Saturday, January 31, 2009
I'd like to discuss the matter of repentance.Some believe repentance is saying "I'm sorry". We heard that in the old 1970's movie, Love Story, that love is a place where we never have to say "I'm sorry". In one respect I understand the sentiment. If we love someone there ought to be some serious tolerance or grace toward them and vise versa. But, I can't imagine when it's ever inappropriate to apologize, if we have been abusive with or insensitive toward another person.
I find myself saying "I'm sorry" much more than I like. The reason is not that I don't like to apologize - on the contrary, I find the act to be exhilarating and cleansing, but I hate the fact that I can say things - usually in an attempt to be clever- are taken wrong or that I might put another person in a position of feeling vulnerable, humiliated or even unsafe.
Just recently I was less gracious than I want to be with three individuals, at church, of all places. While my comments were completely harmless, in trying to be clever or sound intelligent, I embarrassed myself and needed to apologize to three people before lunch. My vows and values to be gracious in all encounters didn't last very long that day.
Some would say I just had a bad morning, but think I failed the repentance test.
When we fail to make the changes that we desire in our behavior, we exist in what I call the Repentance Gap. That's the place between our regrets, remorse or apologies and the next opportunity to repeat an offense. If we don't repeat, we have repented.
Repentance is not just apologizing or promising better behavior. Those who are abusive by nature-physically, verbally or emotionally- always apologize and make promises but they do it again. But their repentance is not complete because don't understand what Martin Luther meant when he said that true repentance means "to do it no more."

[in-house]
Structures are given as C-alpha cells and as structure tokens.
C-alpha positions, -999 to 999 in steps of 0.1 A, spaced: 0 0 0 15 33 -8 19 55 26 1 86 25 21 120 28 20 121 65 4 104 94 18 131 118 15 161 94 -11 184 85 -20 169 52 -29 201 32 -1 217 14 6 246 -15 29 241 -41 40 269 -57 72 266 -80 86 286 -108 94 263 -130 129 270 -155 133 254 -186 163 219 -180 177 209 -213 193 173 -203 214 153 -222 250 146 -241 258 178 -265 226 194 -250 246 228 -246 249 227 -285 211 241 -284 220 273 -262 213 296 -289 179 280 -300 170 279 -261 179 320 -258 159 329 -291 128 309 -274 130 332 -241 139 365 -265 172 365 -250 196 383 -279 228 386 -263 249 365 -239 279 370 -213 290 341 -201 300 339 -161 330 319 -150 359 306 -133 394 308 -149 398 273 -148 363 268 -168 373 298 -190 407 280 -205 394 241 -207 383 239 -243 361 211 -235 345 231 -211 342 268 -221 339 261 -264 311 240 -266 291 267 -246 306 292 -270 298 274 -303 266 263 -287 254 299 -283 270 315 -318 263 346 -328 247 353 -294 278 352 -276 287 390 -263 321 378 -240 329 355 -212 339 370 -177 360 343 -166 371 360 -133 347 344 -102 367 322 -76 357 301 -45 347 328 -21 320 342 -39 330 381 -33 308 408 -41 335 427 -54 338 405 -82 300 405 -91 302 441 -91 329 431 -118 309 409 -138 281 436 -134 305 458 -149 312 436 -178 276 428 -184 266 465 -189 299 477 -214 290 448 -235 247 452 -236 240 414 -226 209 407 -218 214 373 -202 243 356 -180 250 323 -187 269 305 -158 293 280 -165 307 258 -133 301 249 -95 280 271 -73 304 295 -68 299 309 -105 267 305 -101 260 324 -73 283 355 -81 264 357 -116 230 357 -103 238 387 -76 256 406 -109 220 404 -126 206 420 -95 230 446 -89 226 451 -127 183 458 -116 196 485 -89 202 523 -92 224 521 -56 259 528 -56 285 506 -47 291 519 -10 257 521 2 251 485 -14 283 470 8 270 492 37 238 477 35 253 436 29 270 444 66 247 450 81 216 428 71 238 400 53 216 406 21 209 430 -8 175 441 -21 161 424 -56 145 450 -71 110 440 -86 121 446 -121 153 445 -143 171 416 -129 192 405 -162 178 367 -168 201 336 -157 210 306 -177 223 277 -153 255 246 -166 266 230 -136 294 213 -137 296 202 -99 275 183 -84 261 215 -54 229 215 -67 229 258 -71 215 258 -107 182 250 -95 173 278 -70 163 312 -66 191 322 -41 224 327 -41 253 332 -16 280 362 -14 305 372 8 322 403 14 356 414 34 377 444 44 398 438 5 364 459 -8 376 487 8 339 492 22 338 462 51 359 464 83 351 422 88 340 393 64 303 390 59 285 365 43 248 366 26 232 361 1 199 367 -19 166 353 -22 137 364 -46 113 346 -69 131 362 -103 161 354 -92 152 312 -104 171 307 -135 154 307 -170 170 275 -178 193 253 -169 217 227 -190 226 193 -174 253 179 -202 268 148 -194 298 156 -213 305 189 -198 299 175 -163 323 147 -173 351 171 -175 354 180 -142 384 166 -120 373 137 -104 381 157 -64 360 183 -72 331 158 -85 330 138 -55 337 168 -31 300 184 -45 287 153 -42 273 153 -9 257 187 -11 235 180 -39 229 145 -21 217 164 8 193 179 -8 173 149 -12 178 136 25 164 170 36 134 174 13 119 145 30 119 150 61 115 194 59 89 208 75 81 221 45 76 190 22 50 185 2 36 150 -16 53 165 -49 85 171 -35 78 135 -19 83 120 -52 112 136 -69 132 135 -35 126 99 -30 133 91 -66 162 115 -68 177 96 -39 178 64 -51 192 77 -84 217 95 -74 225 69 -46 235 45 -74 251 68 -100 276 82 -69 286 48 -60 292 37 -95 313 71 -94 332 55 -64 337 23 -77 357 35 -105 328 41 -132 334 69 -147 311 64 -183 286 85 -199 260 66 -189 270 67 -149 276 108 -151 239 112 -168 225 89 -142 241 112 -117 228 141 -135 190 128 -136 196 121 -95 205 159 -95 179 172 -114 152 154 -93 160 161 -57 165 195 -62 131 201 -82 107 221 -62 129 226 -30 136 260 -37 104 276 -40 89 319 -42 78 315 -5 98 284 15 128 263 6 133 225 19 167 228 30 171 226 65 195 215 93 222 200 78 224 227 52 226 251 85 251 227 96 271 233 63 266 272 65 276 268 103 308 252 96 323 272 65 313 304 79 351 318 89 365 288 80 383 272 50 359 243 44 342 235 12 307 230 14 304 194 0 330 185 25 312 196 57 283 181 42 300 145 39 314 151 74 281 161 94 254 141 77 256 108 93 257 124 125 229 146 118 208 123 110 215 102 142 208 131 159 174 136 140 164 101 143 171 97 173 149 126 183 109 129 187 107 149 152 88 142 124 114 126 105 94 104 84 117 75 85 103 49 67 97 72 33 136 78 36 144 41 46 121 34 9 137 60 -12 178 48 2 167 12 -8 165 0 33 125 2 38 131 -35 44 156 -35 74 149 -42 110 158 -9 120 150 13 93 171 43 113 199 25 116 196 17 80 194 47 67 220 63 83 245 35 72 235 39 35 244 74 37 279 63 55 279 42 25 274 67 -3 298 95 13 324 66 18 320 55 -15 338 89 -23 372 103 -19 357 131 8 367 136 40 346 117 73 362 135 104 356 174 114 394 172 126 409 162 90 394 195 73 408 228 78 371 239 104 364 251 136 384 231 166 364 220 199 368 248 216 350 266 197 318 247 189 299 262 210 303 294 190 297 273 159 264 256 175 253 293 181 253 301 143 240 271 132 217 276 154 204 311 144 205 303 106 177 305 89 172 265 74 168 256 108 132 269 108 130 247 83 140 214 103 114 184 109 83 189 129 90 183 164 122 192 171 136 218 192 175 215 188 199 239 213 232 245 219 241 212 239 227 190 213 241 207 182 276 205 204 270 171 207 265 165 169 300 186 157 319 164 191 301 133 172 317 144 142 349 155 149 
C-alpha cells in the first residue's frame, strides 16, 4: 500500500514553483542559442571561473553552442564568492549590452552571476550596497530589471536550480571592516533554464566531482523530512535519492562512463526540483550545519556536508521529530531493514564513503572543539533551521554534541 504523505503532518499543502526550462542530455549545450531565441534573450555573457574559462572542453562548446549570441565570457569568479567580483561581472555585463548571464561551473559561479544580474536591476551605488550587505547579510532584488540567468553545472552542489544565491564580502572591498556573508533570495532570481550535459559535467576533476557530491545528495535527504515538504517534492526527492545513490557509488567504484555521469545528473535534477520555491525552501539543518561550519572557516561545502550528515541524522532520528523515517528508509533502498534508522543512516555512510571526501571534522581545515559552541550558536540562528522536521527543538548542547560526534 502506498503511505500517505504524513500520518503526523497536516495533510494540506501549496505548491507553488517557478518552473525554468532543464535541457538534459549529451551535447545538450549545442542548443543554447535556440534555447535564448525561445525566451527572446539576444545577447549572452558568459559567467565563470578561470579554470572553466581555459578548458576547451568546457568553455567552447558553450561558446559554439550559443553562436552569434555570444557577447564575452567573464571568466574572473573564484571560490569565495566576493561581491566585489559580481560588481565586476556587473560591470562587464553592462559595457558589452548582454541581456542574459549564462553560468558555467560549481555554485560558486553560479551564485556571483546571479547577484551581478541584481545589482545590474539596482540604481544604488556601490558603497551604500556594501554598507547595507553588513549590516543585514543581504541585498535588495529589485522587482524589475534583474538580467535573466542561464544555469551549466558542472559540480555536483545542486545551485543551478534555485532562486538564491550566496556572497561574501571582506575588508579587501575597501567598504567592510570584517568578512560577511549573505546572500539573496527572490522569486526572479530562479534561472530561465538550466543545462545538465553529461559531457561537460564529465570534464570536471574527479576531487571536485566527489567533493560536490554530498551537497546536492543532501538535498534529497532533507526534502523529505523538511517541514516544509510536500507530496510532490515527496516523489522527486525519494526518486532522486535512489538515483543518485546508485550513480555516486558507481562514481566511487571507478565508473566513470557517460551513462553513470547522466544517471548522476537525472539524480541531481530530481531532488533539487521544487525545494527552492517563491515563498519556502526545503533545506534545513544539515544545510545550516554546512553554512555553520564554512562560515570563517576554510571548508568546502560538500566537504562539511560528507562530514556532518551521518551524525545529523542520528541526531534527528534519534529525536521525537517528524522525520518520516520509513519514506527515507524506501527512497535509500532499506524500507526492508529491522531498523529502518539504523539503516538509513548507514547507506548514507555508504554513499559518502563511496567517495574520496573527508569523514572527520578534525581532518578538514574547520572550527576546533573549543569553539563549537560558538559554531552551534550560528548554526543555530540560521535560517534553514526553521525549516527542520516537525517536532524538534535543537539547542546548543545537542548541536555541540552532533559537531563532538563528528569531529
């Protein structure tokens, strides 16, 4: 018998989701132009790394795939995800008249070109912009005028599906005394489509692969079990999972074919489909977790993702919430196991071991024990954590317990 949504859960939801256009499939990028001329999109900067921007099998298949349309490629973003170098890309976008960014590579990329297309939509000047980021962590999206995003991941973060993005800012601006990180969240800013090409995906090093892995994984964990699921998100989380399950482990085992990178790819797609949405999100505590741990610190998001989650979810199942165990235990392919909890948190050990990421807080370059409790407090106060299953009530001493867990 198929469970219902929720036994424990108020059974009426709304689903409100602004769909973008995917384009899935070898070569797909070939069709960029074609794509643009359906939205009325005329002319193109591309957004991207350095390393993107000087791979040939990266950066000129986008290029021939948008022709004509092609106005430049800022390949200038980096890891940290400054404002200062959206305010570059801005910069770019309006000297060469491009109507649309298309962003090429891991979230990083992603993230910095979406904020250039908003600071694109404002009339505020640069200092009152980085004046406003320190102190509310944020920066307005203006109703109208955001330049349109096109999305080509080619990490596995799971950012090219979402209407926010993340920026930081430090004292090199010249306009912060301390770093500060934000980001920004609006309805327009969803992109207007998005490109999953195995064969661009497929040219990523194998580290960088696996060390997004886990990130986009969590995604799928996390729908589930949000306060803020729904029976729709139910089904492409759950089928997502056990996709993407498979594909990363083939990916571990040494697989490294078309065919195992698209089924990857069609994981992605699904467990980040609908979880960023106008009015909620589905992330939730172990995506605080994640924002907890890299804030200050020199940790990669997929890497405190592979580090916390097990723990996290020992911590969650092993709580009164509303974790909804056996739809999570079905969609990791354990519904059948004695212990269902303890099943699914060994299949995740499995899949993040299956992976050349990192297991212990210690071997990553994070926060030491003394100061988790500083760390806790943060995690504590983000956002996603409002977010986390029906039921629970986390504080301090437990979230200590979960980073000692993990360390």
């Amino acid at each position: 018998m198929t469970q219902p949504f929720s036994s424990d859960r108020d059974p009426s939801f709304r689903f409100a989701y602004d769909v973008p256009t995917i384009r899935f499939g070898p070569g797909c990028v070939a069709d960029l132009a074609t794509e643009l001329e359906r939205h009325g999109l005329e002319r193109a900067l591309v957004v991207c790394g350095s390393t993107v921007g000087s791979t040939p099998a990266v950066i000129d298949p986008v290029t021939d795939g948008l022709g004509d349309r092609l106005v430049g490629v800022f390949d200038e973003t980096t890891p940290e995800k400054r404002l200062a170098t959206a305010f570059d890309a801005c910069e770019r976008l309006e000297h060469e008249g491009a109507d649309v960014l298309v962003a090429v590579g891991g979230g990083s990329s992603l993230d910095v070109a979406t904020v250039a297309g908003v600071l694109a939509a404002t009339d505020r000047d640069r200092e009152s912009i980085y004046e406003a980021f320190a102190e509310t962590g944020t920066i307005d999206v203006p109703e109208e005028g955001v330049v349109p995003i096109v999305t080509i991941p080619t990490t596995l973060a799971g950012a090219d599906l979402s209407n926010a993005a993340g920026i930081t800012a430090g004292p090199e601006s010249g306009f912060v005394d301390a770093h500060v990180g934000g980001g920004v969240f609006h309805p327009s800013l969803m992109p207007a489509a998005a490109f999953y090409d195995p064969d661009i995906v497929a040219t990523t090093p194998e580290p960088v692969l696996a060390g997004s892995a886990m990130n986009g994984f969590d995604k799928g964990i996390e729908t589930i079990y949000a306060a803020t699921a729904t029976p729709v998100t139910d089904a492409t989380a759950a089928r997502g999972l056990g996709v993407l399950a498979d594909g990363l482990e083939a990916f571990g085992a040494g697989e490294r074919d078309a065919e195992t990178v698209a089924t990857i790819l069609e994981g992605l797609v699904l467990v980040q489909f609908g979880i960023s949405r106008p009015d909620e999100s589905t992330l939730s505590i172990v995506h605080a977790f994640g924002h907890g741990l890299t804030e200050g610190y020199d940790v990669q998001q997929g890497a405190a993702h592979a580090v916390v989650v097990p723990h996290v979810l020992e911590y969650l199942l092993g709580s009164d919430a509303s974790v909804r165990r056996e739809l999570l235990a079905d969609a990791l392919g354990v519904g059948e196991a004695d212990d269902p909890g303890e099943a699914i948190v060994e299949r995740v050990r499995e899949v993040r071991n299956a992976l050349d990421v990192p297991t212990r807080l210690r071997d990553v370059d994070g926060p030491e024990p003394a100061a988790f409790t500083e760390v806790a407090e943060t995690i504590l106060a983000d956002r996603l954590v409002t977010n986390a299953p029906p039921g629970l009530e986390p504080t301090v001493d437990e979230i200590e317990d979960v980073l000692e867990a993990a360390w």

So, if not having to say "I'm sorry" means measured communications and behaviors as well as living so apologies are not needed, I think they got it right.
The good news is that if we blow it and long to turn the clock back and try again, we can find hope in the teachings of Steven Covey. He says when we break trust with another person, the only way to restore it is to make and keep small promises. (My paraphrase)To do this is proactive and responsive, not reactive and repetitive.
Our grand apologies, even if accompanied by tears, chocolates and flowers, are empty if bad persists. The only way to rebuild a damaged wall is to reverse the process of the damage-brick by brick. And the only way to avoid broken trust is to learn to live so we won't break it. Until that happens, all forms of repentance are just remorse.
The people I admire the most are those who are good to their word and live their values with grace. Living one's values is done by knowing what is valued and exercising the character and commitment needed to respond to life in the context of those values.
What do you think?
Posted by Jack Corbin Getz at Saturday, January 31, 2009